others the states of Saxony, were the secret, or declared enemies of Henry ; and this furnished Gregory with a favourable opportunity of extending his authority and executing his ambitious projects. This opportunity was by no means neglected ; the imperious pontiff took occasion, from the discords that divided the empire, to insult and depress its chief ; he sent, by his legates, an insolent message to the emperor at Goslar, ordering him to repair immediately to Rome, and clear himself, before the council that was to be assembled there, of the various crimes that were laid to his charge. The emperor, whose high spirit could not brook such arrogant treatment, was filled with the warmest indignation at the view of that insolent mandate, and in the vehemence of his just resentment, assembled without delay a council of the German bishops at Worms, where Gregory was charged with several flagitious practices, deposed from the pontificate, of which he was

declared unworthy, and an order issued out for the election of a new pontiff. Gregory opposed violence to vio. lence; for no sooner had he received, by the letters and ambassadors of Henry, an account of the sentence that had been pronounced against him, than, in a raging fit of vindictive frenzy, he thundered his anathemas at the head of that prince, excluded him both from the communion of the church, and from the throne of his ancestors, and impiously dissolved the oath of allegiance which his subjects had taken to him as their lawful sovereign. Thus war was declared on both sides; and the civil and ecclesiastical powers were divided into two great factions, of which one maintained the rights of the emperor, while the other seconded the ambitious views of the pontiff. No terms are sufficient to express the complicated scenes of misery that arose from this deplorable schism.

xvi. At the entrance upon this war, the Swabian chiefs, with duke Rodolph at their head, revolted against Henry; and the Saxon princes, whose former quarrels with the emperor had been lately terminated by their defeat and submission, followed their example. These united powers being solicited by the pope to elect a new emperor, in case Henry persisted in his obstinate disobedience to the orders of the church, met at Tribur in the year 1076, to take counsel together concerning a matter of such high importance. The result of their deliberations was far from being favourable to the emperor; for they agreed, that the determination of the controversy between him and them should be referred to the Roman pontiff, who was to be invited for that purpose to a congress at Augsburg the year following, and that, in the mean time, Henry should be suspended from his royal dignity, and live in the obscurity of a private station; to which rigorous conditions they also added, that he was to forfeit his kingdom, if within the space of a year he was not restored to the bosom of the church, and delivered from the anathema that lay upon his head. When things were come to this desperate extremity, and the faction, which was formed against this unfortunate prince, grew more formidable from day to day,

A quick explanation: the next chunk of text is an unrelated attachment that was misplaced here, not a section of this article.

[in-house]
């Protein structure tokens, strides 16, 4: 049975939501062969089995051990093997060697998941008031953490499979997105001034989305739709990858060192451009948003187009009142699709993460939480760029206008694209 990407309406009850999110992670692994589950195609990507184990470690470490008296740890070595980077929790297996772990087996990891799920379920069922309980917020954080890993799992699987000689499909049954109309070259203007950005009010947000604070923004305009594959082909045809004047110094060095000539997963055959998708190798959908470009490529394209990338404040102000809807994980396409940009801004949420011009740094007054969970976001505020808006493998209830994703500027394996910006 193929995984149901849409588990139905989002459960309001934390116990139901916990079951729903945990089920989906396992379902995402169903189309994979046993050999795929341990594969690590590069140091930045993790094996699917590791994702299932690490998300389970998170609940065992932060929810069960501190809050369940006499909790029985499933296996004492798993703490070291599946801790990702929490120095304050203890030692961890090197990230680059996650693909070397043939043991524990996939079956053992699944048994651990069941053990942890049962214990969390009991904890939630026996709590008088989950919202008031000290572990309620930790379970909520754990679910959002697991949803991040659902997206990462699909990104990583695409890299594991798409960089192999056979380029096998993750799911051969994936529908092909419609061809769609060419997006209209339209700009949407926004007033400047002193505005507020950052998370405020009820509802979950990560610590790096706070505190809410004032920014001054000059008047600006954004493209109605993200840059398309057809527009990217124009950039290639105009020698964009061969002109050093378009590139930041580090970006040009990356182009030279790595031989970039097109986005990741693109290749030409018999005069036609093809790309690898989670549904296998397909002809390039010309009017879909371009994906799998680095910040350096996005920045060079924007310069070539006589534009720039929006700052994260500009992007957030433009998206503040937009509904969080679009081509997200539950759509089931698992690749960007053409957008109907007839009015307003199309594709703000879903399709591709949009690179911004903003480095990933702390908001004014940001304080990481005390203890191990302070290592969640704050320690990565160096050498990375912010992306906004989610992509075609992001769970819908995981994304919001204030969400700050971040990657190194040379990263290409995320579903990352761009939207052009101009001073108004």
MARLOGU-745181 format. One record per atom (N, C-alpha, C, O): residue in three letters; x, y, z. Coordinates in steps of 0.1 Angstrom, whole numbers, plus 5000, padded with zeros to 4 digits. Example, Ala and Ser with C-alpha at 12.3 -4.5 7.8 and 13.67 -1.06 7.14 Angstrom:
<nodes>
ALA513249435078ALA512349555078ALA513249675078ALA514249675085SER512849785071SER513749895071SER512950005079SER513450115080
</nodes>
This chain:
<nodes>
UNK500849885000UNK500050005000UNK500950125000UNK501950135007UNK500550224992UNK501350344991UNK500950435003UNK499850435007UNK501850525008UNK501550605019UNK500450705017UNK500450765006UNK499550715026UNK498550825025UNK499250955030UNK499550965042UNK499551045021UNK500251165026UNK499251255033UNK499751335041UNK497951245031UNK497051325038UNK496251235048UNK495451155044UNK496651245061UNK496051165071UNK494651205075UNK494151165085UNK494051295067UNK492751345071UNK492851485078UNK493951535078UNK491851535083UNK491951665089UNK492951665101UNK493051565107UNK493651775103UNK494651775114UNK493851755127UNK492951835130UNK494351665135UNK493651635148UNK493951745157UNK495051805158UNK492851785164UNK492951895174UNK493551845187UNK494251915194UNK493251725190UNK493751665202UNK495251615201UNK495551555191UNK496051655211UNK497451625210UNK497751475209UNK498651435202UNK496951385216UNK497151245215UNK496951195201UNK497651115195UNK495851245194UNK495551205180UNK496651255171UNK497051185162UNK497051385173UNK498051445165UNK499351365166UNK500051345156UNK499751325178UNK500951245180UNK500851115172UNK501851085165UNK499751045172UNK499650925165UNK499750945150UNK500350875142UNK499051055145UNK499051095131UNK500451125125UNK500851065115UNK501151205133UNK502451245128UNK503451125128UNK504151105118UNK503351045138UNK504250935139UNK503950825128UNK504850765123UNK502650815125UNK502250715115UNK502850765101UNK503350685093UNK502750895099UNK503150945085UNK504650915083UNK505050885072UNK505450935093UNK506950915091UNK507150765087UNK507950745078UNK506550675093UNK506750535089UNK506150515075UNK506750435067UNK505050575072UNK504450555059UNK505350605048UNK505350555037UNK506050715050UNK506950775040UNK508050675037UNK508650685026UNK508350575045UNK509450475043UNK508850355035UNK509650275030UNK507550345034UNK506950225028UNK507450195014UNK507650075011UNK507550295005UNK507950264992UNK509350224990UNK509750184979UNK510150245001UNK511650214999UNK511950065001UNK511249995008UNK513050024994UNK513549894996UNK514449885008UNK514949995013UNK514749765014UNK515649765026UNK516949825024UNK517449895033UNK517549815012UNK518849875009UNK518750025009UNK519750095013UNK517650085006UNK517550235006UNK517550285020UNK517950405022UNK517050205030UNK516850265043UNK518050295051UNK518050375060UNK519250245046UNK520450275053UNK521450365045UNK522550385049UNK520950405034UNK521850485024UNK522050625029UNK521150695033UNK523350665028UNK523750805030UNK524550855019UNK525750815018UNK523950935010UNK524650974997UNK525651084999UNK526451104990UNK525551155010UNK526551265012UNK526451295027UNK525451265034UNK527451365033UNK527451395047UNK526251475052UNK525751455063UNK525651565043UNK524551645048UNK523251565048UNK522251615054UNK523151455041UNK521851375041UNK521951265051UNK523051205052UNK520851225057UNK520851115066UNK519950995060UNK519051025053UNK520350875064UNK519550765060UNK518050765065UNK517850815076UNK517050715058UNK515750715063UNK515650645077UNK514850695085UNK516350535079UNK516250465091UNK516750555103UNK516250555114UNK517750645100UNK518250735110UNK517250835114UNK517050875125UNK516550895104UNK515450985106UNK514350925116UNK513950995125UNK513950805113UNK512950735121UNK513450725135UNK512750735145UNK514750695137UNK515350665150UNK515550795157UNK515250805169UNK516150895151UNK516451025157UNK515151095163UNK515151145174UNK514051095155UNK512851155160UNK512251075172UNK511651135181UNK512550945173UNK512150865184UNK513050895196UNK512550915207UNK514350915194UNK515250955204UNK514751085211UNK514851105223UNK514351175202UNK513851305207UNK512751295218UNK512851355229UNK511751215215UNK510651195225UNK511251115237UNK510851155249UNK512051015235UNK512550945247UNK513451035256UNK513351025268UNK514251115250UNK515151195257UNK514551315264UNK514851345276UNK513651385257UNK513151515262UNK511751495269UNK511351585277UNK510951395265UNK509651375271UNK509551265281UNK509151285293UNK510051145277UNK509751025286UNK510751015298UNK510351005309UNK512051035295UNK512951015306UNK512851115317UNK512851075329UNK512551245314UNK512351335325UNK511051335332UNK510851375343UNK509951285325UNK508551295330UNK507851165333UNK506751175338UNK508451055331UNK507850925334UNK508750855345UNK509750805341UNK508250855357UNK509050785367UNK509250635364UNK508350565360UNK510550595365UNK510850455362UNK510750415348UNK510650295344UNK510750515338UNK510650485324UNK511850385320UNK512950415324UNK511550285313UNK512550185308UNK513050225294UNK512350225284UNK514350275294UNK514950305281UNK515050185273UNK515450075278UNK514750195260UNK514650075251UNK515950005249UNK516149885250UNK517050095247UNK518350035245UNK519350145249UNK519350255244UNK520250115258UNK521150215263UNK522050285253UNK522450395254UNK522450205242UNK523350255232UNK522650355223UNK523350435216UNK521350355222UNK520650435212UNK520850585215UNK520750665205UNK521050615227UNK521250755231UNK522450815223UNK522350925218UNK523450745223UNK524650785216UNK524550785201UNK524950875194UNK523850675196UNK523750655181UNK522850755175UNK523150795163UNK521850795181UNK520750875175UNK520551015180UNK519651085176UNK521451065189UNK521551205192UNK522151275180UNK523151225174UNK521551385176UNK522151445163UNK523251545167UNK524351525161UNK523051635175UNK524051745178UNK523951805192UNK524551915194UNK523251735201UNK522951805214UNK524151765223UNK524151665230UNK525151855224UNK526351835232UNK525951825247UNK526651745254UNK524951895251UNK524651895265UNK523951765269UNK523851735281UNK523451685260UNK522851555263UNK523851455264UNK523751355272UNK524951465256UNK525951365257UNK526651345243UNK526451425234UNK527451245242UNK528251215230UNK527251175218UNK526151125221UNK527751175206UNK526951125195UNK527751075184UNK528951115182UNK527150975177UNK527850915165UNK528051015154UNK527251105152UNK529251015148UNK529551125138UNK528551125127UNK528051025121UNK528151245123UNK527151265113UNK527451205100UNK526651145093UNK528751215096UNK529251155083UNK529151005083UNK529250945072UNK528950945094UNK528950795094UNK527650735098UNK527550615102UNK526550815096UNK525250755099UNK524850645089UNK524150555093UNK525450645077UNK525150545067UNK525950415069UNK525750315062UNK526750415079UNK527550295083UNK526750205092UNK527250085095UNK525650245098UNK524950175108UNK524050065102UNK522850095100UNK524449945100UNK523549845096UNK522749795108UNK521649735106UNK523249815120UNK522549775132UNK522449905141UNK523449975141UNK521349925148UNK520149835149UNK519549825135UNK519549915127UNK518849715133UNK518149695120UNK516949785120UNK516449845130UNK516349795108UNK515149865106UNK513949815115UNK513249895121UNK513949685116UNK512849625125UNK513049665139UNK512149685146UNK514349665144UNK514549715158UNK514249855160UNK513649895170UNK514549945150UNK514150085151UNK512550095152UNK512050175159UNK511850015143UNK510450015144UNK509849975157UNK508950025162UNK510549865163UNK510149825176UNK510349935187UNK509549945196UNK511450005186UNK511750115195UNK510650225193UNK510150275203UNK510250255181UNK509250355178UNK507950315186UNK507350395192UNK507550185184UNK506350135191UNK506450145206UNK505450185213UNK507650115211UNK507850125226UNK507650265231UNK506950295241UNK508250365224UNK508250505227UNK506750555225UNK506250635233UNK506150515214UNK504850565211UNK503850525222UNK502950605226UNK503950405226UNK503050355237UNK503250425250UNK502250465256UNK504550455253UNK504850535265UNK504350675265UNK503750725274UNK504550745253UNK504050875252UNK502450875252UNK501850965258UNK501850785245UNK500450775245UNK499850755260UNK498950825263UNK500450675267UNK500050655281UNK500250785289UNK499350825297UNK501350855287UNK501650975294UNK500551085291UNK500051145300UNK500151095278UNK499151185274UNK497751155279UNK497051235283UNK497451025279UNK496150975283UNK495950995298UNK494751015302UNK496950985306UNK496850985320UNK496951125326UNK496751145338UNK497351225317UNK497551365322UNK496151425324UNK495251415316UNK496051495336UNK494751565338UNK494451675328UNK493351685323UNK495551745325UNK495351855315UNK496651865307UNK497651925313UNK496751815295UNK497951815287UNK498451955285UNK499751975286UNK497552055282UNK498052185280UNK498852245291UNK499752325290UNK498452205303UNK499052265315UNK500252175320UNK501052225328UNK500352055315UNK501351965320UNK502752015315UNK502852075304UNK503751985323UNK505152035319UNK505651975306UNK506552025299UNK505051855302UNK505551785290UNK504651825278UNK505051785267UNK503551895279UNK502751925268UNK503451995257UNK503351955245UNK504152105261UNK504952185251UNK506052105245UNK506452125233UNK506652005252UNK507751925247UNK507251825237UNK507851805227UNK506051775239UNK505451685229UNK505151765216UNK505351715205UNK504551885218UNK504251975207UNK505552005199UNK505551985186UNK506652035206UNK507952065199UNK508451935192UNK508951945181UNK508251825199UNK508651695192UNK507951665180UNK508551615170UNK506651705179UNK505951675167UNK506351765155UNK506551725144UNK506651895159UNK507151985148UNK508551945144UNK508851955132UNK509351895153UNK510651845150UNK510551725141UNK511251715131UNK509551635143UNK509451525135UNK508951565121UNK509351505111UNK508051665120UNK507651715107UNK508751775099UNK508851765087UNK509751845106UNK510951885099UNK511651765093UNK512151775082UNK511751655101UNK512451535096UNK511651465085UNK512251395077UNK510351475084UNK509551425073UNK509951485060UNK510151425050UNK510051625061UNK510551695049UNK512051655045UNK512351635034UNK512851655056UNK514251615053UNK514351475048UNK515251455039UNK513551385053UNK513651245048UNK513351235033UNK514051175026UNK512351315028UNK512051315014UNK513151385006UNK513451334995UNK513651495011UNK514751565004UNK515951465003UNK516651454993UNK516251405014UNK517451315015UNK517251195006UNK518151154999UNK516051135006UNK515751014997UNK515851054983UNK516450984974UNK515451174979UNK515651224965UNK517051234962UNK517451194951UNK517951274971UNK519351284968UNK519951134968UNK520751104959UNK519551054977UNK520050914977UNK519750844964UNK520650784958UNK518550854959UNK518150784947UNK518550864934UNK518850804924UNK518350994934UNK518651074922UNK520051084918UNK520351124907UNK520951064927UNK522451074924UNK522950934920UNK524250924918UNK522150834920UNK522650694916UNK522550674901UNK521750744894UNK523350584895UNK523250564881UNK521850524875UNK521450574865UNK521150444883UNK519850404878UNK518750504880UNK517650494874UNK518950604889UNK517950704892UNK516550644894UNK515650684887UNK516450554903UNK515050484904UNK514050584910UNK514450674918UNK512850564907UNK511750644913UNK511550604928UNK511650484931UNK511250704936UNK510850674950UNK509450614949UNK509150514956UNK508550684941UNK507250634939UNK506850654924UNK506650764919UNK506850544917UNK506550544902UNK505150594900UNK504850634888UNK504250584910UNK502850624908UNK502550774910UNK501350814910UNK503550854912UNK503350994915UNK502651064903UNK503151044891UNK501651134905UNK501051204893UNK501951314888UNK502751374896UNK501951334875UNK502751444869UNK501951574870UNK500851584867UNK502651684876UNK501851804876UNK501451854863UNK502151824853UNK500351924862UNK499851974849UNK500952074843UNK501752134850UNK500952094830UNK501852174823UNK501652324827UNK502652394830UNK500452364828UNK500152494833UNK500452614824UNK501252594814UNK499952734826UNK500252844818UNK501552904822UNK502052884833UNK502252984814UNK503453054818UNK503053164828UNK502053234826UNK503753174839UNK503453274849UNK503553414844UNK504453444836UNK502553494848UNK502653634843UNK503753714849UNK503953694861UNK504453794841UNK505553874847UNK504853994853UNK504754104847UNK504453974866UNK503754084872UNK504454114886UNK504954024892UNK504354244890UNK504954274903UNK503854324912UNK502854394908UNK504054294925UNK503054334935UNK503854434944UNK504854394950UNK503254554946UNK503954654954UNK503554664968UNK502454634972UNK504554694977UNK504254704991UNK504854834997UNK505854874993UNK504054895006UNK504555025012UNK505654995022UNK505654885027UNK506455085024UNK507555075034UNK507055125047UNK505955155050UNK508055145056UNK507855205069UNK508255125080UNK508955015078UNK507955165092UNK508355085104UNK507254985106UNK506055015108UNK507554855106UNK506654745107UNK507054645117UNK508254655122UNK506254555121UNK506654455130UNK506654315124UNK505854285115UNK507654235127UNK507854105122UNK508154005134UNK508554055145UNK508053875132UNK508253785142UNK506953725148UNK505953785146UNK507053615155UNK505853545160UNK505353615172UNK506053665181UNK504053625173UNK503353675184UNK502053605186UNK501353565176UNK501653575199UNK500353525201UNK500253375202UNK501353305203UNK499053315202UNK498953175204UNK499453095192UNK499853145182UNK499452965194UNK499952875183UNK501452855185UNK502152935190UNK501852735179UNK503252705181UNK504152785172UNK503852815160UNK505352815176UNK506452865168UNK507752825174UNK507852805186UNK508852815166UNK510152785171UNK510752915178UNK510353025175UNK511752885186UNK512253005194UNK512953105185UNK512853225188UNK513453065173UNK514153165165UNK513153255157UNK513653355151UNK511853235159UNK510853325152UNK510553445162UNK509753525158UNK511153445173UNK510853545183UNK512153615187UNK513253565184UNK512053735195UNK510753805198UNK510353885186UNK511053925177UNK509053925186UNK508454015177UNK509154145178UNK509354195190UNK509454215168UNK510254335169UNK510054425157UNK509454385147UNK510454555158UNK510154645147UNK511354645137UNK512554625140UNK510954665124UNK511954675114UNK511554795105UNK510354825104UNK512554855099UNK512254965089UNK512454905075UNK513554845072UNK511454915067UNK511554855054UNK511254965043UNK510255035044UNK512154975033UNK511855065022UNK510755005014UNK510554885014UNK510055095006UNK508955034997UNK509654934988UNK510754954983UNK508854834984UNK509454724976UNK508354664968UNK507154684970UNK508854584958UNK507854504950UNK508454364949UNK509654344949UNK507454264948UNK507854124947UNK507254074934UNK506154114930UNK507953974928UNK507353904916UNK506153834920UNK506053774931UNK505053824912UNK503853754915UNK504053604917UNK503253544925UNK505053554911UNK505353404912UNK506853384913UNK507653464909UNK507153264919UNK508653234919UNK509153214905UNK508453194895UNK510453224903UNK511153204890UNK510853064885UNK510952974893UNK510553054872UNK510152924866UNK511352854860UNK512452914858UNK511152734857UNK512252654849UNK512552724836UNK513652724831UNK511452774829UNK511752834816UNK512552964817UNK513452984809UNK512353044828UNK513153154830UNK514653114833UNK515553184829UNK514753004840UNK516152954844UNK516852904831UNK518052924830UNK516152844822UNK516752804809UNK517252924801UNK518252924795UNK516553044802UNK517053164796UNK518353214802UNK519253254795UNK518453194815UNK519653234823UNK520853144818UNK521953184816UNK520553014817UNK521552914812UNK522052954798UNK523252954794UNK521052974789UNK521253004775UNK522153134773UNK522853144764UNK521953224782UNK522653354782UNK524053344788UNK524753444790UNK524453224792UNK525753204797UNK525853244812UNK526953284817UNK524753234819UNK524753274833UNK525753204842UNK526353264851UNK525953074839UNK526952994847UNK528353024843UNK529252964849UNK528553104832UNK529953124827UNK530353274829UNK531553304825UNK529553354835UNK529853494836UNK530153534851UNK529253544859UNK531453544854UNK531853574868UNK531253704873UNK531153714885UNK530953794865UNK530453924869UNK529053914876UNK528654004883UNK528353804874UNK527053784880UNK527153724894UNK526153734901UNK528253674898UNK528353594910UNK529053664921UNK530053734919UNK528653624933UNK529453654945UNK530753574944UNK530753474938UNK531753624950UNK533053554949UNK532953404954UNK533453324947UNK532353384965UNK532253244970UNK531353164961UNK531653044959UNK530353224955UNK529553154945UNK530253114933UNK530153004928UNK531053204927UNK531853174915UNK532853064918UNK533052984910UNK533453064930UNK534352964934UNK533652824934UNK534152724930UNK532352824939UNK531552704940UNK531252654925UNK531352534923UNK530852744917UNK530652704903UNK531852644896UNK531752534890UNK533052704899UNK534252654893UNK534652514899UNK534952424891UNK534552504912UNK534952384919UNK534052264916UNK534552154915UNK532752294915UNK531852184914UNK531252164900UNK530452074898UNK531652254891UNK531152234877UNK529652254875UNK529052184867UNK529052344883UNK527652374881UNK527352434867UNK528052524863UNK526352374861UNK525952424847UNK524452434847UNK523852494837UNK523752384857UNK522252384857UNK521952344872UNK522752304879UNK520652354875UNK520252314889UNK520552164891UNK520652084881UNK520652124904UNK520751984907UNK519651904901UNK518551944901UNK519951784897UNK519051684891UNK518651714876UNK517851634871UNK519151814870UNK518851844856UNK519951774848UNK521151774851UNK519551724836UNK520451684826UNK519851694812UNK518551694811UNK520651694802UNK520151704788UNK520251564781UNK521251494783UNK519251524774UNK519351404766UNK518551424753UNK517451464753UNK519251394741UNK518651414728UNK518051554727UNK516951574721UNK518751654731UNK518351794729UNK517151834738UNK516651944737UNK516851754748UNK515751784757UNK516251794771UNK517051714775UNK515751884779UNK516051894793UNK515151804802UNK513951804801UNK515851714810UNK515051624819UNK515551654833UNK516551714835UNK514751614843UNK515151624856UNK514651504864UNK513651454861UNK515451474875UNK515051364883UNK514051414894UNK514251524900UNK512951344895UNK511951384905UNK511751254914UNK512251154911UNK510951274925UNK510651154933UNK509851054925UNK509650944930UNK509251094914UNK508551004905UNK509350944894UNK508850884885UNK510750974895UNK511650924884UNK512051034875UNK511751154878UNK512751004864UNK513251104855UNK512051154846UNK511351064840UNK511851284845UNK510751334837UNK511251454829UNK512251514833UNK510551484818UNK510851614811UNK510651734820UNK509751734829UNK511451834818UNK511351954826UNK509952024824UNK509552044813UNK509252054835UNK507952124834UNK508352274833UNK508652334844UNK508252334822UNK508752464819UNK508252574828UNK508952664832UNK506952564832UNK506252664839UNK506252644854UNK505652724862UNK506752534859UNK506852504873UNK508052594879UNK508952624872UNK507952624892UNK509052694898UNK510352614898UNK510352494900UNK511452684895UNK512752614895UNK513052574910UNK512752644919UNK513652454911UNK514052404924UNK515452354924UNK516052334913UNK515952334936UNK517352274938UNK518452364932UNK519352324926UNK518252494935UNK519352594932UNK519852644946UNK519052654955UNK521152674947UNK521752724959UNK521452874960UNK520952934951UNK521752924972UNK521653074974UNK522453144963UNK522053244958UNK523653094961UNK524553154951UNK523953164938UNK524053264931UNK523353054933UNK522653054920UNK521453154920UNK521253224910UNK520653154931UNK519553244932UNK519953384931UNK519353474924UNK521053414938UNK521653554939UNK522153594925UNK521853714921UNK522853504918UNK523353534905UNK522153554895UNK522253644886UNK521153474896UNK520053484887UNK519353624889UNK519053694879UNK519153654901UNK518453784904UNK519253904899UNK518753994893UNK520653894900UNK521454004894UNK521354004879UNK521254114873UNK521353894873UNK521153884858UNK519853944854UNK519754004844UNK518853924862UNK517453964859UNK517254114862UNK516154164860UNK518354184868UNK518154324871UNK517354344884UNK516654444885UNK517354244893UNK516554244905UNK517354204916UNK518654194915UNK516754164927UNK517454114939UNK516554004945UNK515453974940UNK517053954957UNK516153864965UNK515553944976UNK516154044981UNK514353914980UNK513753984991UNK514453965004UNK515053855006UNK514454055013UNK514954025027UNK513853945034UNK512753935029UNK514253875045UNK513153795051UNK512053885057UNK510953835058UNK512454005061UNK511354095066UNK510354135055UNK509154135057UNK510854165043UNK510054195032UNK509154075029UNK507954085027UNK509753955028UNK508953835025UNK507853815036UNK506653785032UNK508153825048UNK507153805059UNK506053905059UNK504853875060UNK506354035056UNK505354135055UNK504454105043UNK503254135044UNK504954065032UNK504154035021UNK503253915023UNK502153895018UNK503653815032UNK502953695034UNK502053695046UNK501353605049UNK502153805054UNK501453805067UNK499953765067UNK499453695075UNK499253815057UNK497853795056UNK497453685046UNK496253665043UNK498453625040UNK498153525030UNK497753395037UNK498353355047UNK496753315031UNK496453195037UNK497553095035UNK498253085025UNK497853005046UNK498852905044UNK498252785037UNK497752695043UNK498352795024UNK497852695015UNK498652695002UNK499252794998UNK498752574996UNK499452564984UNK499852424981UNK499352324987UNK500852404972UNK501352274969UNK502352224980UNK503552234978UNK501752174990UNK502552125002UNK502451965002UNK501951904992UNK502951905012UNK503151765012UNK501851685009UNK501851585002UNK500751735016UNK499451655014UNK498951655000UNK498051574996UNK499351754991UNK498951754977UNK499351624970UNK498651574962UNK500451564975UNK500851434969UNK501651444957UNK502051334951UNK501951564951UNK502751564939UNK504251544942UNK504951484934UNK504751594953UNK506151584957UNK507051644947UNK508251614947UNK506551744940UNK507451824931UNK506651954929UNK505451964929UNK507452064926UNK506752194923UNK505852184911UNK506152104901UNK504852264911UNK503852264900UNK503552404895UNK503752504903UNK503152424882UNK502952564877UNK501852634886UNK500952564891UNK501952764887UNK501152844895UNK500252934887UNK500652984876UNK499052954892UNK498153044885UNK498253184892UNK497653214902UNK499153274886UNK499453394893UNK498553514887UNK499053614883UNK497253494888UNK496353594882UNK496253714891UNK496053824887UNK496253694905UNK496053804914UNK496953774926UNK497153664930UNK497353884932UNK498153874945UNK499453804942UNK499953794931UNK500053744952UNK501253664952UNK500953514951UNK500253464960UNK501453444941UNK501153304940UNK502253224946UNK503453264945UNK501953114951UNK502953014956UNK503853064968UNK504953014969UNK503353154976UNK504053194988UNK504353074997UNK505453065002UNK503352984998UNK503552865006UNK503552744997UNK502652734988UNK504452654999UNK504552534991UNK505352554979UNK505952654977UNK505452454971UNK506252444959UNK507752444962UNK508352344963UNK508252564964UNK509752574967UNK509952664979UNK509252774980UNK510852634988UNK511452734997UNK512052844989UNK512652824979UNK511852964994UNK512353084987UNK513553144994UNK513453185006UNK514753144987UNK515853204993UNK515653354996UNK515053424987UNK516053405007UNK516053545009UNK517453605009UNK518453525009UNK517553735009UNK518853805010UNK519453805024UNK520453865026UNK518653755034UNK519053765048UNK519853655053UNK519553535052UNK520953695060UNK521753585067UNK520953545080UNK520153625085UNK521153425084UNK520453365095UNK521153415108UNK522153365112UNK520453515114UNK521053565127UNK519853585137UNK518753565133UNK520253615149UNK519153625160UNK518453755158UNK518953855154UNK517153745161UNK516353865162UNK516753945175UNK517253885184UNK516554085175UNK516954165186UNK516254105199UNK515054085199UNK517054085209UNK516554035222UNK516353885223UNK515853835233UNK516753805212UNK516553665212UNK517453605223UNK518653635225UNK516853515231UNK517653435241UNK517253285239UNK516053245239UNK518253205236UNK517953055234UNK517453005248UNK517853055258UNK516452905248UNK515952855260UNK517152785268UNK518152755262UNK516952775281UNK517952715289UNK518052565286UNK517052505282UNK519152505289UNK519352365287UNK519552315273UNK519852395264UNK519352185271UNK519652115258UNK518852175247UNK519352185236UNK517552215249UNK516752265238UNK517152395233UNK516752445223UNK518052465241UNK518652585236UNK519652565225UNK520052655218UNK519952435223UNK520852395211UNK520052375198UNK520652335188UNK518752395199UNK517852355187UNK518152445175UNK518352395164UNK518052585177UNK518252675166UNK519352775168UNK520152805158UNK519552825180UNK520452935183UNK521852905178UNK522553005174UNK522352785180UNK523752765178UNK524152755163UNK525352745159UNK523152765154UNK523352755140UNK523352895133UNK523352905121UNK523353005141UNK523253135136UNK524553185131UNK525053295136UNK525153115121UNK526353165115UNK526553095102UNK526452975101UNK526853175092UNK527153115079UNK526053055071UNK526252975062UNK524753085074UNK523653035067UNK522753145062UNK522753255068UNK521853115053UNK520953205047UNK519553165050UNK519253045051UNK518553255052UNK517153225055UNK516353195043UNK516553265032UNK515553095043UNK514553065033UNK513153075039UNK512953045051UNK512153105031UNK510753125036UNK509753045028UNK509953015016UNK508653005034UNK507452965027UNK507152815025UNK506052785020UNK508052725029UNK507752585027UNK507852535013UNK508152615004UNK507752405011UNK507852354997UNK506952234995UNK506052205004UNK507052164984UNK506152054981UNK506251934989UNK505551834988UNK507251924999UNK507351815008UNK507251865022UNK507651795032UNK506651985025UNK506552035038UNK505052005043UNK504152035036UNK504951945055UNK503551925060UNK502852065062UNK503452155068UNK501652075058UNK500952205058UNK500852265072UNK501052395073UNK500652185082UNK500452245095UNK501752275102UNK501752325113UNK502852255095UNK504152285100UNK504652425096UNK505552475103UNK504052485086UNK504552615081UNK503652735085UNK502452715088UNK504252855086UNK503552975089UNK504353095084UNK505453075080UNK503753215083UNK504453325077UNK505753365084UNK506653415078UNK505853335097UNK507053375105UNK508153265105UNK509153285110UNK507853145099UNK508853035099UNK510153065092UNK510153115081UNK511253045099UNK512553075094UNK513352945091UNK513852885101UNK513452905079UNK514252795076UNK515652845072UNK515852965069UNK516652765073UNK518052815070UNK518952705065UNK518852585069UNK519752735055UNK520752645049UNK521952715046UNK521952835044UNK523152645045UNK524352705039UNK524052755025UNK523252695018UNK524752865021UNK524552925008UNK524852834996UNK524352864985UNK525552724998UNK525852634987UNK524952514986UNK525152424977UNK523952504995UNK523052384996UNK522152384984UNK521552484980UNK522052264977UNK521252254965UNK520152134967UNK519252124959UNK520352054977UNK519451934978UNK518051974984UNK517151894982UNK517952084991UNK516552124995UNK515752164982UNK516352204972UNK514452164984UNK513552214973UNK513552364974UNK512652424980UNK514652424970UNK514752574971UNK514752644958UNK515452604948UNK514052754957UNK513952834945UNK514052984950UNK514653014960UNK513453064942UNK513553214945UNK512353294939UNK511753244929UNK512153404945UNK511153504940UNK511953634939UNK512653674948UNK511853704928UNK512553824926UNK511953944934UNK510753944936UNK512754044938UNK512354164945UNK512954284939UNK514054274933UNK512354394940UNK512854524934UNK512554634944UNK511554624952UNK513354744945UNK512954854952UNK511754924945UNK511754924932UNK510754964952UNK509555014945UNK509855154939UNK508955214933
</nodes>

7 k This same Rodolph had, the year before this revolt, vanquished the Saxons, and obliged them to submit to the emperor. Beside the Swabian and Saxon chiefs, the dukes of Bavaria and Corinthia, the bishops of Wurtzbourg and Worms, and several other eminent personages, were concerned in this revolt. VOL. II.


his friends advised him to go into Italy, and impore in person the clemency of the pontiff. The emperor yielded to this ignominious counsel, without however obtaining from his voyage the advantages he expected. He passed the Alps amidst the rigour of a severe winter, arrived, in the month of February, 1077, at the fortress of Canusium, wherethe sanctimonious pontiff resided at that time with the young Mathilda, countess of Tuscany, the most powerful patroness of the church, and the most tender and affectionate of all the spiritual daughters of Gregory. Here the suppliant prince, unmindful of his dignity, stood, during three days, in the open air at the entrance of this fortress, with his feet bare, his head uncovered, and with no other raiment but a wretched piece of coarse woollen cloth thrown over his body to cover his nakedness. The fourth day he was admitted to the presence of the lordly pontiff

, who, with a good deal of difficulty, granted him the absolution he demanded; but as to what regarded his restoration to the throne, he refused to determine that point before the approaching congress, at which he made Henry promise to appear, forbidding him at the same time to assume, during this interval, the title of king, as also to wear the ornaments, or to exercise the functions of royalty. This opprobrious convention excited, and that justly, the indignation of the princes and bishops of Italy, who threatened Henry with all sorts of evils, on account of his base and pusillanimous conduct, and would undoubtedly have deposed him, had not he diminished their resentment by violating the convention which he had been forced to enter into with the imperious pontiff, and resuming the title and other marks of royalty which he had been obliged to lay down. On the other hand, the confederate princes of Swabia and Saxony were no sooner informed of this unexpected change in the conduct of Henry, than they assembled at Forcheim in the month of March, A. D. 1077, and unanimously elected Rodolph, duke of Swabia, emperor in his place.'

xvir. This rash step kindled a terrible flame in Germany

1 The ancicut and modern writers of Italian and German history have given ample relations of all these events, though not all with the same fidelity and accuracy. In the brief account I have given of these events, I have followed the genuine sources, and those writers whose testimonies are tue most respectable and sure, such as Sigonius, Payi, Muratori, Mascovius, Noris, &c. who, though they differ in some minute circumstances, are it wgreed in those matters that arc of the most importance.